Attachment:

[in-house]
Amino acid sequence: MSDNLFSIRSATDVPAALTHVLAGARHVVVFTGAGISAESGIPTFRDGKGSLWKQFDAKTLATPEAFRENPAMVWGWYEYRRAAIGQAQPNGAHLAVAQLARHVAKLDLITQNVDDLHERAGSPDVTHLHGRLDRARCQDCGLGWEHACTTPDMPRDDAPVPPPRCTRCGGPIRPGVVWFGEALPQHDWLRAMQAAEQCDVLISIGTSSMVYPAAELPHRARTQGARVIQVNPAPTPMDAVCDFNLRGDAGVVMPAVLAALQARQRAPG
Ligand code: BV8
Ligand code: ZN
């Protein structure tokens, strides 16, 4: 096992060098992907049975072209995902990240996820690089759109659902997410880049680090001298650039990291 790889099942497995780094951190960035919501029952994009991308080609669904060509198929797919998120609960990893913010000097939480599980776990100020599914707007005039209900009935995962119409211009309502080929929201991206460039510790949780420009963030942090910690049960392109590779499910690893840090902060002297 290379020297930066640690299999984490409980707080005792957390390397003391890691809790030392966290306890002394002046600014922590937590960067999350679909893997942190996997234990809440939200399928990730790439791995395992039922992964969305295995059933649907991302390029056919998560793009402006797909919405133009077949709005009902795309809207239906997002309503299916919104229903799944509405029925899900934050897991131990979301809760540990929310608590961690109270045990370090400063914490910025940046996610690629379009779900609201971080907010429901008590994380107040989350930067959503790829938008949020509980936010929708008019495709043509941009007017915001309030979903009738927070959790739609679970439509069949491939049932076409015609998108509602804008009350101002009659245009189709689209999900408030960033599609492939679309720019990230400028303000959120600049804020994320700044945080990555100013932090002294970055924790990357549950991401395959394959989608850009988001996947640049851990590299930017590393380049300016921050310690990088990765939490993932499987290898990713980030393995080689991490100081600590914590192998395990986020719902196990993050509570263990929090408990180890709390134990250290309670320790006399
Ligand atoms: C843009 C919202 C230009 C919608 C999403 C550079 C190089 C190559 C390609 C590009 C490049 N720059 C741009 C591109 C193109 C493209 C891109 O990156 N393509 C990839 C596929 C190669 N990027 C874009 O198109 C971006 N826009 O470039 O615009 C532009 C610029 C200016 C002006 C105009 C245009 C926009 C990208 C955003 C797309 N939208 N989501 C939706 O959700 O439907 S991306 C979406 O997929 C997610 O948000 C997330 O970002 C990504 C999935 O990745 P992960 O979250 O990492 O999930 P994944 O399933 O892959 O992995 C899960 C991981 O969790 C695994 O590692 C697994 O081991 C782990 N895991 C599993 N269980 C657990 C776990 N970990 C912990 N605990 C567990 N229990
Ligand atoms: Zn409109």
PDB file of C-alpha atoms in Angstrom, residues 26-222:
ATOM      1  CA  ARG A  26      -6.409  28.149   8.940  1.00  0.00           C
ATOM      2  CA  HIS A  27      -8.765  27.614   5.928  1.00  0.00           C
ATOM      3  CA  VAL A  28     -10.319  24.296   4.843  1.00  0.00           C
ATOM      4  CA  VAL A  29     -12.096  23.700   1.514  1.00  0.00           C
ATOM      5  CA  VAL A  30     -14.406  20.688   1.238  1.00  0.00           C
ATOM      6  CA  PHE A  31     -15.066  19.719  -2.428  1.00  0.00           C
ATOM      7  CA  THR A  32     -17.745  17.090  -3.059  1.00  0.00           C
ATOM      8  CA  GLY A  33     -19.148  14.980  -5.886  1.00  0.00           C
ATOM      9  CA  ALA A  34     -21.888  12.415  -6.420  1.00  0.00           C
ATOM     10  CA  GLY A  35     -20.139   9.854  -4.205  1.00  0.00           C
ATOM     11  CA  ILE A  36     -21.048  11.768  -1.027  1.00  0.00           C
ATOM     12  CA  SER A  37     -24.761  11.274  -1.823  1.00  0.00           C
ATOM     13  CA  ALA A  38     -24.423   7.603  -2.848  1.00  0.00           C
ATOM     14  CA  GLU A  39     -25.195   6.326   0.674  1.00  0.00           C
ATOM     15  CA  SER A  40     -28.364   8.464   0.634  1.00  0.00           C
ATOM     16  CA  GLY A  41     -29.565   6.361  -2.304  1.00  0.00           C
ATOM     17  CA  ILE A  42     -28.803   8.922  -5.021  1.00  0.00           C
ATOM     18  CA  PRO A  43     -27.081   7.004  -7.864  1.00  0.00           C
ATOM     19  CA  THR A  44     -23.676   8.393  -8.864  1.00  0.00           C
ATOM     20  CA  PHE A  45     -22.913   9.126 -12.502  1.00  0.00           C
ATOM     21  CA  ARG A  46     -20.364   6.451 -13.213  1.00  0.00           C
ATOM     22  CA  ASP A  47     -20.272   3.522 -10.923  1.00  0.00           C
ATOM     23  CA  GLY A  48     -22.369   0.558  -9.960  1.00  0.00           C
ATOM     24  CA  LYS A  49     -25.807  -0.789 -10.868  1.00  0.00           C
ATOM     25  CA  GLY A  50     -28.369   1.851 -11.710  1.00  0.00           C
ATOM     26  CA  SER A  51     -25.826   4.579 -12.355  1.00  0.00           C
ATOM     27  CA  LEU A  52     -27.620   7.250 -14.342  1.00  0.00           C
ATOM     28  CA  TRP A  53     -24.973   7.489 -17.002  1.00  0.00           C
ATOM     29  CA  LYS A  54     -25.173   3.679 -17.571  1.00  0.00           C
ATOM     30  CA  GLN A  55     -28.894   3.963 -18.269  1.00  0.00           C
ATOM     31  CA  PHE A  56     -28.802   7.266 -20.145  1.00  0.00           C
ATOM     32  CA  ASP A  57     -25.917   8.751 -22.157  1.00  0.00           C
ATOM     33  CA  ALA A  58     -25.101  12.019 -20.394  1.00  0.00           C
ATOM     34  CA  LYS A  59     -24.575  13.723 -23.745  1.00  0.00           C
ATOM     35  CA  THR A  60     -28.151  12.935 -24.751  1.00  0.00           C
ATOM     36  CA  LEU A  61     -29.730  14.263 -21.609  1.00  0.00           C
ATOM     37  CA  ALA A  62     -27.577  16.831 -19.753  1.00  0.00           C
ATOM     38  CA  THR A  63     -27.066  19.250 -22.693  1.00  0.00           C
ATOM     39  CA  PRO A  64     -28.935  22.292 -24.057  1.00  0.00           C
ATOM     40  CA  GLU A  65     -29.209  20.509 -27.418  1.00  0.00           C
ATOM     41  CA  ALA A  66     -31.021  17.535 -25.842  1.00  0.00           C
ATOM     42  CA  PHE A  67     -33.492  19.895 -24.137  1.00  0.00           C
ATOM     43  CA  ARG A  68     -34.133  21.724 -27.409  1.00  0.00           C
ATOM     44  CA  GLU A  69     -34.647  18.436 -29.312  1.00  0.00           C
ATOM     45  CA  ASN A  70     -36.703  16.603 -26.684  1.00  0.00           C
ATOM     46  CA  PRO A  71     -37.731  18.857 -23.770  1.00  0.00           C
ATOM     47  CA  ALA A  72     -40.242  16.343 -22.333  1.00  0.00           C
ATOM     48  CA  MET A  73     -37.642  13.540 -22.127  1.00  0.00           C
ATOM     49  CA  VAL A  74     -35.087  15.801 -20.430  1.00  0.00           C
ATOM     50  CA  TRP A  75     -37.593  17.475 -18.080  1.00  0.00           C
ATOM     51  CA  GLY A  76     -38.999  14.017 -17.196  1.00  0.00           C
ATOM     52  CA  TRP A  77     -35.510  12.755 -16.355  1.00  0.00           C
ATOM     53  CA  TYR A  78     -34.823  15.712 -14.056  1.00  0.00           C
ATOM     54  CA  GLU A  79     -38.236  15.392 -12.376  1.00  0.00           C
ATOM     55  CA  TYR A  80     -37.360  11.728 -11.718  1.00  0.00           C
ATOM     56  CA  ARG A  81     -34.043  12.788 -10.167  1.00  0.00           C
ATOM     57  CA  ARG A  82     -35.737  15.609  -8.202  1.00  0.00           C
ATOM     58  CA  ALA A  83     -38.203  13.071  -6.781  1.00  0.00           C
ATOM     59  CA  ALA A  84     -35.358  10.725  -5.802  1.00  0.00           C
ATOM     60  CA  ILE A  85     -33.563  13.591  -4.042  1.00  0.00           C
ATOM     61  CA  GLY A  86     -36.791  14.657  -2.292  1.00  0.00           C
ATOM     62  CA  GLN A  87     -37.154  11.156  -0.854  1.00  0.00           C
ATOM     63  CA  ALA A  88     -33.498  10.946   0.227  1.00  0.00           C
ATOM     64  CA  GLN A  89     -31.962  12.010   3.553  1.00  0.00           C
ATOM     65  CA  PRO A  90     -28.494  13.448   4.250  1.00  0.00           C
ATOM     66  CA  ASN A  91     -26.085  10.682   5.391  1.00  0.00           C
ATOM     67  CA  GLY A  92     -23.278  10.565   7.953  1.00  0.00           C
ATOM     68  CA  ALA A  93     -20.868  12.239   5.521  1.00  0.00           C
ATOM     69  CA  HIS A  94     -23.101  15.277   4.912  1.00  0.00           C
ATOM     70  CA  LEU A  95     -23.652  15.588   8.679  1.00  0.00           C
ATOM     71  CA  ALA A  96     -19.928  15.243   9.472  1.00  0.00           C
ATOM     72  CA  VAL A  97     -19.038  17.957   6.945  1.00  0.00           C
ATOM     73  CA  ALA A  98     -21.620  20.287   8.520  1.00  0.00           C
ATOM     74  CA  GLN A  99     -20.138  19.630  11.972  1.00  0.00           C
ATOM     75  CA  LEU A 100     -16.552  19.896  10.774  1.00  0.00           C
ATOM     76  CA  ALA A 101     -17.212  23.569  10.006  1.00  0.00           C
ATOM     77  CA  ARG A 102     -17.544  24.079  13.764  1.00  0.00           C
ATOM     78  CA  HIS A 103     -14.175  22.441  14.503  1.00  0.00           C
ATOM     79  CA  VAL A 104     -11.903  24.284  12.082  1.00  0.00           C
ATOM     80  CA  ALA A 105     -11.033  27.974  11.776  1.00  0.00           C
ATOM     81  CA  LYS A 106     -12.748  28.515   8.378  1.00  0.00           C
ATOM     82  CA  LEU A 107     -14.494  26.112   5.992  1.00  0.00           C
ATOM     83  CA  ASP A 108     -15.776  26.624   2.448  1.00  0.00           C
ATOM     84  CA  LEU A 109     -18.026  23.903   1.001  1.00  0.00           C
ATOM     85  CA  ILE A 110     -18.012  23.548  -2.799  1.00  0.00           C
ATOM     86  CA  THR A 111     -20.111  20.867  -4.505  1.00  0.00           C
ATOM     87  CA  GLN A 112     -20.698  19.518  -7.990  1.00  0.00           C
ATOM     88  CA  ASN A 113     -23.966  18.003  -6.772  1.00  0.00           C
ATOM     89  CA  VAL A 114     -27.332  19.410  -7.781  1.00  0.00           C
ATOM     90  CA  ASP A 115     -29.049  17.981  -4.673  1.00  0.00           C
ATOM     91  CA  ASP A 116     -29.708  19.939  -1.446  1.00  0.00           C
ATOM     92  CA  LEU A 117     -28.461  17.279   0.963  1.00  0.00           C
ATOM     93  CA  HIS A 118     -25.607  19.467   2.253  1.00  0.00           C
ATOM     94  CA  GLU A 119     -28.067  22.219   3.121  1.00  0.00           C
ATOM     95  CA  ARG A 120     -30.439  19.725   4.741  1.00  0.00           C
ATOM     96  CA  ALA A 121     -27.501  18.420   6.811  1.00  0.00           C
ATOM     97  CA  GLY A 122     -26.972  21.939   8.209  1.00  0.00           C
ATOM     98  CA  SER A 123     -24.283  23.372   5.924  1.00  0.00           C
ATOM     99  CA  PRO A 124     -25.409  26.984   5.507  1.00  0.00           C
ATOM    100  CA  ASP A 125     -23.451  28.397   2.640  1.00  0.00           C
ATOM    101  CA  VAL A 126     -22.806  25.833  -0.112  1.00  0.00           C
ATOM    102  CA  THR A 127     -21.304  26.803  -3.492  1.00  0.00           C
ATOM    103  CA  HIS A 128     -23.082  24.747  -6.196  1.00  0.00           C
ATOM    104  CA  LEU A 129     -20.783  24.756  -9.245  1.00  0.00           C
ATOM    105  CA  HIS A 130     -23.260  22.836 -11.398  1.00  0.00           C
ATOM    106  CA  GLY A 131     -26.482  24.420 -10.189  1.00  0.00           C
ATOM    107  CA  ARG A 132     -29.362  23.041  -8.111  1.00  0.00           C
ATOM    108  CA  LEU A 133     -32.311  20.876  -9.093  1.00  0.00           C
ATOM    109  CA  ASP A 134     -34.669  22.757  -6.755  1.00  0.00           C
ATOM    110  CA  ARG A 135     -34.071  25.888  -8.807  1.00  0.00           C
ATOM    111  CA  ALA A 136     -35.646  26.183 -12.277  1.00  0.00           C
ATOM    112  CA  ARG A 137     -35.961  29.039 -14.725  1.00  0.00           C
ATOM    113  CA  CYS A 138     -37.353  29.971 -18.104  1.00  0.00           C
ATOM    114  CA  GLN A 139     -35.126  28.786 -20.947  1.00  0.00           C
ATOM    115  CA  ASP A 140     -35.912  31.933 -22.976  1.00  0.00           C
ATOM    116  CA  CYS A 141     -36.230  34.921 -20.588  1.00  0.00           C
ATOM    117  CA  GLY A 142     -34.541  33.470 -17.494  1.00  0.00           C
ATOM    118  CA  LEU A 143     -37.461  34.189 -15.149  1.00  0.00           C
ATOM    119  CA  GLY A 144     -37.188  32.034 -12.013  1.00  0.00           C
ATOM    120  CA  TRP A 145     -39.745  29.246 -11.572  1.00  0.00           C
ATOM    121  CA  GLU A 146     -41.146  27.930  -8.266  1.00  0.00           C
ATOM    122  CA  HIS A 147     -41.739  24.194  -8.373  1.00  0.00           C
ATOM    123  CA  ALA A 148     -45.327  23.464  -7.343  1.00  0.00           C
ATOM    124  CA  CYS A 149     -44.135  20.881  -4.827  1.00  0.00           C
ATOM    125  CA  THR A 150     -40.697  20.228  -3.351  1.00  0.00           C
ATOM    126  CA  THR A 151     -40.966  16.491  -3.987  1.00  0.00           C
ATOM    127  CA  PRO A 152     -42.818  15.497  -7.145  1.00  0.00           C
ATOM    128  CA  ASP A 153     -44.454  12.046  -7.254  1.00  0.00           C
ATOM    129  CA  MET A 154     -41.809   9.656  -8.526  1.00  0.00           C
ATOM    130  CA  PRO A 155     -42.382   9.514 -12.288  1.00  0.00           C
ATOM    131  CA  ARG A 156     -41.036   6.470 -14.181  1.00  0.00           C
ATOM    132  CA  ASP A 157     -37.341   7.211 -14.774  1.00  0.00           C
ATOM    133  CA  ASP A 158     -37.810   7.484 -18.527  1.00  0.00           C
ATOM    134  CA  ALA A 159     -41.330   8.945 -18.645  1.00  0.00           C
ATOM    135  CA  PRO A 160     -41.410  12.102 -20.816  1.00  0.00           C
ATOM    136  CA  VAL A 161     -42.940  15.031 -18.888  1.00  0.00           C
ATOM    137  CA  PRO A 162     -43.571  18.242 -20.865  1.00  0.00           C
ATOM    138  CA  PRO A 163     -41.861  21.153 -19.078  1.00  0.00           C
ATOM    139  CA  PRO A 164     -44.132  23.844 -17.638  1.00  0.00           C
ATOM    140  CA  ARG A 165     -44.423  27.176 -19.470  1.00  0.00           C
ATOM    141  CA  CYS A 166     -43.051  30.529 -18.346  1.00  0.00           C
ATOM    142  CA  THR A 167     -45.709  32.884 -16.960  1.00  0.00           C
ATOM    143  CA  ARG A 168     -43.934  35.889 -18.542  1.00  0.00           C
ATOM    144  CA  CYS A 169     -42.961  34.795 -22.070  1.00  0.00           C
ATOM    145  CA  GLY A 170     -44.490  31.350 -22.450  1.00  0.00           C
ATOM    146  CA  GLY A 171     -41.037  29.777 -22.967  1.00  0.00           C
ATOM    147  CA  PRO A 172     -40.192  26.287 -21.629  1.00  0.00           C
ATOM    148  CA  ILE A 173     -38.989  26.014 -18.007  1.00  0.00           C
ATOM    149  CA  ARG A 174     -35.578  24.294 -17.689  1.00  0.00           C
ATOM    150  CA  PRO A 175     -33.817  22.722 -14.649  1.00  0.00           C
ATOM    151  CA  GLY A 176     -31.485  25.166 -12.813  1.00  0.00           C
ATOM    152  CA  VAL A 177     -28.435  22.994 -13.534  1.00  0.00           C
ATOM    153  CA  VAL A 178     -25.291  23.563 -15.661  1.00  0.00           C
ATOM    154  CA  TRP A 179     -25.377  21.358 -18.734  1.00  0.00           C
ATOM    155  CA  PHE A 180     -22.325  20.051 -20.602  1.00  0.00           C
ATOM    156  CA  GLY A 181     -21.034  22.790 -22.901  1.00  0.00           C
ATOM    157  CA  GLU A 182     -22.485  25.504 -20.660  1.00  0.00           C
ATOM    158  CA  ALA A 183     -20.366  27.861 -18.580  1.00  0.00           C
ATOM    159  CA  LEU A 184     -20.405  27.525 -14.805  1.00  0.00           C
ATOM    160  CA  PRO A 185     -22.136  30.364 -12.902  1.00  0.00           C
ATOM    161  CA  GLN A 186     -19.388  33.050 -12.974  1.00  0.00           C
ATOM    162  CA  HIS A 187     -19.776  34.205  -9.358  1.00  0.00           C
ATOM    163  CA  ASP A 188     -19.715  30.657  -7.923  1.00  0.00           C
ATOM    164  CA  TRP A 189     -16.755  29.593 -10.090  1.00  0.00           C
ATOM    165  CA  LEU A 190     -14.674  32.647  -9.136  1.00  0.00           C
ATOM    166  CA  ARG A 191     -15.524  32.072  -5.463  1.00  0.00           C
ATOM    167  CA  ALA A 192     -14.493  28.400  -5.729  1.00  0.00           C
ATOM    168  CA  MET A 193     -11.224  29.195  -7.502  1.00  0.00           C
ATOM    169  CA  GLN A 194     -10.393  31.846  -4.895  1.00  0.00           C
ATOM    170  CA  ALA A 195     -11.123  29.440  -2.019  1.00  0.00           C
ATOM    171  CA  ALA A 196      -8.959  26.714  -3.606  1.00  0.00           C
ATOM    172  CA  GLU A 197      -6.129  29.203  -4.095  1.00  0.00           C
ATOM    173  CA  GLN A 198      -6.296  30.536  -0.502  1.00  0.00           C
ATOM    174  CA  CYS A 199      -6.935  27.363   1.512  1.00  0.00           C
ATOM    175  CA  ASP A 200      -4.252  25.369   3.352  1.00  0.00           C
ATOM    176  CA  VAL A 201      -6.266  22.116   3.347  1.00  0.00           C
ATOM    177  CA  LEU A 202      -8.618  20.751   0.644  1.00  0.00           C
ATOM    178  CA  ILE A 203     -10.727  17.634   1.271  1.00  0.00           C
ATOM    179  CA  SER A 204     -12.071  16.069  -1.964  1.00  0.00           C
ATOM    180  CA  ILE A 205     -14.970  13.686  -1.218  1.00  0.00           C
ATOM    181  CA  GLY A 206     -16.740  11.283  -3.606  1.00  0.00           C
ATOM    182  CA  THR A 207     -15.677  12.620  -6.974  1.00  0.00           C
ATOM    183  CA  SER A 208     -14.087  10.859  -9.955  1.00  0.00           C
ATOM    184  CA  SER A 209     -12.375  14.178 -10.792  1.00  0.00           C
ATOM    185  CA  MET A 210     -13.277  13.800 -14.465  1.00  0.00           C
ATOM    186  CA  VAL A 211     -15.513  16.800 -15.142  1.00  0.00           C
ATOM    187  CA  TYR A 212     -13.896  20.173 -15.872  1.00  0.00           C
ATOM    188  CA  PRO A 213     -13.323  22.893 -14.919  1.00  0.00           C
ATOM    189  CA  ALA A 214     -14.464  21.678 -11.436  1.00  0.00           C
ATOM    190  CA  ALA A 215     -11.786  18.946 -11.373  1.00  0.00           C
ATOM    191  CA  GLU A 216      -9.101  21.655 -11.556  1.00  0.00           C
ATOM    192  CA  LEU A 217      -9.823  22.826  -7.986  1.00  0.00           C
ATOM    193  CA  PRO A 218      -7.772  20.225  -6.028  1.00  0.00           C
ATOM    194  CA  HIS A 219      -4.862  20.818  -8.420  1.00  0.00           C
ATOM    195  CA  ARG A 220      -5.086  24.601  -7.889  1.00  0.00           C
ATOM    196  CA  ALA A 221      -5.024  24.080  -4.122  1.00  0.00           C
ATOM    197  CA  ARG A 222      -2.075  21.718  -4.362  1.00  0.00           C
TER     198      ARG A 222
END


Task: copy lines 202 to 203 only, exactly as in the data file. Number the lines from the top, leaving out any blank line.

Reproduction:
ATOM    194  CA  HIS A 219      -4.862  20.818  -8.420  1.00  0.00           C
ATOM    195  CA  ARG A 220      -5.086  24.601  -7.889  1.00  0.00           C